ENGLAND UNDER CHARLES THE SECOND, CALLED THE MERRY MONARCH.
There never were such profligate times in England as under Charles the Second. Whenever you see his portrait, with his swarthy, ill-looking face and great nose, you may fancy him in his Court at Whitehall, surrounded by some of the very worst vagabonds in the kingdom (though they were lords and ladies), drinking, gambling, indulging in vicious conversation, and committing every kind of profligate excess. It has been a fashion to call Charles the Second ‘The Merry Monarch.’ Let me try to give you a general idea of some of the merry things that were done, in the merry days when this merry gentleman sat upon his merry throne, in merry England.
The first merry proceeding was—of course—to declare that he was one of the greatest, the wisest, and the noblest kings that ever shone, like the blessed sun itself, on this benighted earth. The next merry and pleasant piece of business was, for the Parliament, in the humblest manner, to give him one million two hundred thousand pounds a year, and to settle upon him for life that old disputed tonnage and poundage which had been so bravely fought for. Then, General Monk being made Earl of Albemarle, and a few other Royalists similarly rewarded, the law went to work to see what was to be done to those persons (they were called Regicides) who had been concerned in making a martyr of the late King. Ten of these were merrily executed; that is to say, six of the judges, one of the council, Colonel Hacker and another officer who had commanded the Guards, and Hugh Peters, a preacher who had preached against the martyr with all his heart. These executions were so extremely merry, that every horrible circumstance which Cromwell had abandoned was revived with appalling cruelty. The hearts of the sufferers were torn out of their living bodies; their bowels were burned before their faces; the executioner cut jokes to the next victim, as he rubbed his filthy hands together, that were reeking with the blood of the last; and the heads of the dead were drawn on sledges with the living to the place of suffering. Still, even so merry a monarch could not force one of these dying men to say that he was sorry for what he had done. Nay, the most memorable thing said among them was, that if the thing were to do again they would do it.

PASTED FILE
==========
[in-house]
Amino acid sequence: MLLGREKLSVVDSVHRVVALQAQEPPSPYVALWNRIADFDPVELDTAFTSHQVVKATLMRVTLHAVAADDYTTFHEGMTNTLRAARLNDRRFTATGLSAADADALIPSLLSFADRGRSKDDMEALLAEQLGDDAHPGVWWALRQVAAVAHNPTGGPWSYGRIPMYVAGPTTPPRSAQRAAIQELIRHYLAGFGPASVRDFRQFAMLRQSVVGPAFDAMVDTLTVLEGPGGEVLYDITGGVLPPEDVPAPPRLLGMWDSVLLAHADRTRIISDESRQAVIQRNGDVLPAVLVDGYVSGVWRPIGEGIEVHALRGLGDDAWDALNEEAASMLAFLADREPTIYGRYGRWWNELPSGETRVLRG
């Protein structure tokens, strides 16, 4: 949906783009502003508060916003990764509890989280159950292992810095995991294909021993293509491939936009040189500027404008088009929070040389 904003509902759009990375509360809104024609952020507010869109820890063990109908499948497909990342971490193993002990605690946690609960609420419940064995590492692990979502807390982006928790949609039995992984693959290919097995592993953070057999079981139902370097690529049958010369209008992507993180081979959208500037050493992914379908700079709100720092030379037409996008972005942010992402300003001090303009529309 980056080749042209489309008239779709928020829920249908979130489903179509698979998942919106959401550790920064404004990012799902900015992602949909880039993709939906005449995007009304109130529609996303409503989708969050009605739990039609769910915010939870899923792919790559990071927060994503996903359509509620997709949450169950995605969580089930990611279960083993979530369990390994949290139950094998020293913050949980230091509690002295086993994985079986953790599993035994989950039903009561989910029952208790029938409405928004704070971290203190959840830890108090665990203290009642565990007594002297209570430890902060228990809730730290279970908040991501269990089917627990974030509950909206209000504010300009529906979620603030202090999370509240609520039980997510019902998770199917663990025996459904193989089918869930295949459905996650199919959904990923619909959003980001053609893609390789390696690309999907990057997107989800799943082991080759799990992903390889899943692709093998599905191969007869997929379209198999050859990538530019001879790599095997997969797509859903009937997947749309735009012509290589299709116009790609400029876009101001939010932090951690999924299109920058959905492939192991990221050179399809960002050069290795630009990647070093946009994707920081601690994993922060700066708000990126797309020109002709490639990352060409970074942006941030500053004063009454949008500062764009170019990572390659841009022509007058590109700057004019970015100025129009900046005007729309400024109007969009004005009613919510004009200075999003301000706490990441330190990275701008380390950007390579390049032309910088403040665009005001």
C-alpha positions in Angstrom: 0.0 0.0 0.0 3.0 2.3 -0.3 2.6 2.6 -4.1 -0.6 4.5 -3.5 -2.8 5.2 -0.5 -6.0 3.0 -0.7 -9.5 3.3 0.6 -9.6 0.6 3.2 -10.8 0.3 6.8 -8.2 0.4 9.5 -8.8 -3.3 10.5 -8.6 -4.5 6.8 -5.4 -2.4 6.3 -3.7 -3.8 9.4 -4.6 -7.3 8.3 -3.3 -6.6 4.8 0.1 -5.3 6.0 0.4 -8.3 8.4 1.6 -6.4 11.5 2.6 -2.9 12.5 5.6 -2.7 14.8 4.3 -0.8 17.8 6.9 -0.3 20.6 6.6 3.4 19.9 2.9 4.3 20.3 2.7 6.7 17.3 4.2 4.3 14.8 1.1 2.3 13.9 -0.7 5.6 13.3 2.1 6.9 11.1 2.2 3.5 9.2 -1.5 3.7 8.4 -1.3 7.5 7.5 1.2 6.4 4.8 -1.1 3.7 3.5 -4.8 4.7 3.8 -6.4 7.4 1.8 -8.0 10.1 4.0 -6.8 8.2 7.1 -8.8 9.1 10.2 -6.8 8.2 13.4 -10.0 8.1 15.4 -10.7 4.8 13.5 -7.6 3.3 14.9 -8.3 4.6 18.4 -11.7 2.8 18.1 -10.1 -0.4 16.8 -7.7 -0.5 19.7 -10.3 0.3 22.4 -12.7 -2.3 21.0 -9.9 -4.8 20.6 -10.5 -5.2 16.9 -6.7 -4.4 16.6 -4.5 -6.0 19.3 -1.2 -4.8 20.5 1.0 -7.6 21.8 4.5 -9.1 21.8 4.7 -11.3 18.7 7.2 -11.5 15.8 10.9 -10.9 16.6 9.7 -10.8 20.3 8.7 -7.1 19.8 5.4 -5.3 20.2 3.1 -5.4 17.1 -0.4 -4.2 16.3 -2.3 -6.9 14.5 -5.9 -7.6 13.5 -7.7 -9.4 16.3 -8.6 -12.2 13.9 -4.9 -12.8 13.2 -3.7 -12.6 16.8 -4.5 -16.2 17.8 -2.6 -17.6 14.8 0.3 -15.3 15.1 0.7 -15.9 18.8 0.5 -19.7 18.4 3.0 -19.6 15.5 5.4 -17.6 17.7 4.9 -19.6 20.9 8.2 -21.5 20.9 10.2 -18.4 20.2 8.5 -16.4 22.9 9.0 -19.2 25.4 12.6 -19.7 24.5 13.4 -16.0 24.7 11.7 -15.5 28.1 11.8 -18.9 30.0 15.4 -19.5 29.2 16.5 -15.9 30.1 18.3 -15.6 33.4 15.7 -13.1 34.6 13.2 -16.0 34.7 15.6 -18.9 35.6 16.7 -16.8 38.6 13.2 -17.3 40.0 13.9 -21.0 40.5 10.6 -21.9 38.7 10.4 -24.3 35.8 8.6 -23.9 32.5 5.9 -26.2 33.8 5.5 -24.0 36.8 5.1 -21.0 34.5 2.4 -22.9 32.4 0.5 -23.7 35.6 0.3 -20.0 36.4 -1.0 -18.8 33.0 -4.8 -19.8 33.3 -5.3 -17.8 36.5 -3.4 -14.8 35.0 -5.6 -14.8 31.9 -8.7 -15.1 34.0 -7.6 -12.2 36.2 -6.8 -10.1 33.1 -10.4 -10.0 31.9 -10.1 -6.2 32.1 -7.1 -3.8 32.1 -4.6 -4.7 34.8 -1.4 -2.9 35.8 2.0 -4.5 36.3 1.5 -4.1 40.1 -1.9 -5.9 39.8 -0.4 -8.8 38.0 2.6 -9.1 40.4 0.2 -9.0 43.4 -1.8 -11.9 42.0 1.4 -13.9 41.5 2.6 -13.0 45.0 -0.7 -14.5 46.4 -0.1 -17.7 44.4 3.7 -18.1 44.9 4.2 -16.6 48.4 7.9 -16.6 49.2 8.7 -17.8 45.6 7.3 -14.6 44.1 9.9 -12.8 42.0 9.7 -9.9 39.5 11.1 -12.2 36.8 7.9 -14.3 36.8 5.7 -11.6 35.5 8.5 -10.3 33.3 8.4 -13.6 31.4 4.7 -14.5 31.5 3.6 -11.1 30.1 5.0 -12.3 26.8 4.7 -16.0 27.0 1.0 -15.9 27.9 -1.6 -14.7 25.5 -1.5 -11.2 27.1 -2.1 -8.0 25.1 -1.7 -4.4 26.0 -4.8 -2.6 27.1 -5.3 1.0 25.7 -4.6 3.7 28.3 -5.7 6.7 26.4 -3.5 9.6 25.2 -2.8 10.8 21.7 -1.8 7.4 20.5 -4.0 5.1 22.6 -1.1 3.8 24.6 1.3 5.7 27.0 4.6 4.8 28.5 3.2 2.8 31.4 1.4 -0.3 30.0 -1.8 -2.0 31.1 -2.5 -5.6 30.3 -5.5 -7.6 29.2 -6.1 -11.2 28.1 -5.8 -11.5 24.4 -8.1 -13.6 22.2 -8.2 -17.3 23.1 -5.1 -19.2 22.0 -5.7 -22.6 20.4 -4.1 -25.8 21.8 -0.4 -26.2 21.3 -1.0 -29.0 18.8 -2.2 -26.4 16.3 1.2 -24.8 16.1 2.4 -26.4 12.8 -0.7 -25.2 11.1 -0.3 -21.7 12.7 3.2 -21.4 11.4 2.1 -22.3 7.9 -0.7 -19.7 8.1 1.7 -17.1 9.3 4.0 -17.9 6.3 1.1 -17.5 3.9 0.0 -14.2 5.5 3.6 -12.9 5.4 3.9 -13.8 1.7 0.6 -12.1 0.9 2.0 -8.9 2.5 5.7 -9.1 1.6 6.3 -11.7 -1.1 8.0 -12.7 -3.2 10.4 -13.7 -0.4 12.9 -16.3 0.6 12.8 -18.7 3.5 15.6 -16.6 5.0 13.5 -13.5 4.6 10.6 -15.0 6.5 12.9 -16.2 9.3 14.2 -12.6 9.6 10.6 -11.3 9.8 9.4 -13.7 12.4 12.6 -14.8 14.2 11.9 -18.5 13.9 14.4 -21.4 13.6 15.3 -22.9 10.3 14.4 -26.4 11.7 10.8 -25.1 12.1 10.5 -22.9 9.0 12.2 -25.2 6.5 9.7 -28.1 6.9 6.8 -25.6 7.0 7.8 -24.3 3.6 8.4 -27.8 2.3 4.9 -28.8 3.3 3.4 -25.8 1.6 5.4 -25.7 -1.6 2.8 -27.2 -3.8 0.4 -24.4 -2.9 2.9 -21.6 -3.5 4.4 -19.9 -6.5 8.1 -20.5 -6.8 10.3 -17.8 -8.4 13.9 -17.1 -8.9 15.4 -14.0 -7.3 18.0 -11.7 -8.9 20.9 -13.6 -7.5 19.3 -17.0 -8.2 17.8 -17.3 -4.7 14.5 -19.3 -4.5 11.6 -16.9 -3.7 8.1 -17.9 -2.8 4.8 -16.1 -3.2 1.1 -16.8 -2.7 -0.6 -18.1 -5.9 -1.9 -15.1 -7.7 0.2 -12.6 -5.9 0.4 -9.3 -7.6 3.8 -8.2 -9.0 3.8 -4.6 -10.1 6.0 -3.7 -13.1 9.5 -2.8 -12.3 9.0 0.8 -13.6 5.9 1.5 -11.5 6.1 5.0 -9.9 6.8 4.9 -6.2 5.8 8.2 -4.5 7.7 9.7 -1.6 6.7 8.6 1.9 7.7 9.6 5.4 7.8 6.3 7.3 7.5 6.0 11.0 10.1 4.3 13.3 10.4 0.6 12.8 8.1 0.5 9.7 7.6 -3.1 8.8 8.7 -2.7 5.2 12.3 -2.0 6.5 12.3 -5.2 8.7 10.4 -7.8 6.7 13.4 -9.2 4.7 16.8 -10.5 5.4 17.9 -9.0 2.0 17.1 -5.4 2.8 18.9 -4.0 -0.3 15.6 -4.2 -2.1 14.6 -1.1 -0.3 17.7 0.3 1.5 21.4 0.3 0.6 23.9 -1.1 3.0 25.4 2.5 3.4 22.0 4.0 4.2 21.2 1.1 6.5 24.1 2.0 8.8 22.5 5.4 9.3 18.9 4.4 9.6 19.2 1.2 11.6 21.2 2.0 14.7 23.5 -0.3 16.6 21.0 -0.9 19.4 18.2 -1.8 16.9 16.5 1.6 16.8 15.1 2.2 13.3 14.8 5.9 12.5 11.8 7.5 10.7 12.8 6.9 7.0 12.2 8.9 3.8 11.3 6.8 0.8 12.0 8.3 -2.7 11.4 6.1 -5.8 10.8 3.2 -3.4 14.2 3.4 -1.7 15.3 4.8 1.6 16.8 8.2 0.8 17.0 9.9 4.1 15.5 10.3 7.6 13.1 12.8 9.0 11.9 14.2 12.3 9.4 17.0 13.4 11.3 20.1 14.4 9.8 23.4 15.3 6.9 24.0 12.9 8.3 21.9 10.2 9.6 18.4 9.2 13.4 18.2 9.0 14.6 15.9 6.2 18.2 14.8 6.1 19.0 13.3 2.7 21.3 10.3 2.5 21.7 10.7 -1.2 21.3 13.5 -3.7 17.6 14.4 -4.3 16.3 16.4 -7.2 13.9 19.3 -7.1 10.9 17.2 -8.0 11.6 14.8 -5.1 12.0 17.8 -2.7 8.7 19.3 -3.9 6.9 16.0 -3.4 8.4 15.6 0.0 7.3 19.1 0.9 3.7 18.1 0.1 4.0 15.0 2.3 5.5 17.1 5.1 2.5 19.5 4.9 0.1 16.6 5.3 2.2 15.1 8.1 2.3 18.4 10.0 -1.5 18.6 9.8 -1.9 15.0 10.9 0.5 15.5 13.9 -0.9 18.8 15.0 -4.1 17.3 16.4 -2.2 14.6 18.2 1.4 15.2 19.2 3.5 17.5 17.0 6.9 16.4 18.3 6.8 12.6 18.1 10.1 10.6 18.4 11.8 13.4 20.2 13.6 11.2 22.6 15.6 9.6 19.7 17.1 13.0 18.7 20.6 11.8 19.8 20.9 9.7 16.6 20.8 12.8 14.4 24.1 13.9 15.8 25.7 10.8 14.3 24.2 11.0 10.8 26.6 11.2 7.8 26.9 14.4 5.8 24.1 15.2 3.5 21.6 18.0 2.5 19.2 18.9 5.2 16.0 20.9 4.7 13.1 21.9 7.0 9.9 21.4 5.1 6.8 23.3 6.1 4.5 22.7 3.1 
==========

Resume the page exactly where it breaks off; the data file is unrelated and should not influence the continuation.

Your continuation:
Sir Harry Vane, who had furnished the evidence against Strafford, and was one of the most staunch of the Republicans, was also tried, found guilty, and ordered for execution. When he came upon the scaffold on Tower Hill, after conducting his own defence with great power, his notes of what he had meant to say to the people were torn away from him, and the drums and trumpets were ordered to sound lustily and drown his voice; for, the people had been so much impressed by what the Regicides had calmly said with their last breath, that it was the custom now, to have the drums and trumpets always under the scaffold, ready to strike up. Vane said no more than this: ‘It is a bad cause which cannot bear the words of a dying man:’ and bravely died.
These merry scenes were succeeded by another, perhaps even merrier. On the anniversary of the late King’s death, the bodies of Oliver Cromwell, Ireton, and Bradshaw, were torn out of their graves in Westminster Abbey, dragged to Tyburn, hanged there on a gallows all day long, and then beheaded. Imagine the head of Oliver Cromwell set upon a pole to be stared at by a brutal crowd, not one of whom would have dared to look the living Oliver in the face for half a moment! Think, after you have read this reign, what England was under Oliver Cromwell who was torn out of his grave, and what it was under this merry monarch who sold it, like a merry Judas, over and over again.
Of course, the remains of Oliver’s wife and daughter were not to be spared either, though they had been most excellent women. The base clergy of that time gave up their bodies, which had been buried in the Abbey, and—to the eternal disgrace of England—they were thrown into a pit, together with the mouldering bones of Pym and of the brave and bold old Admiral Blake.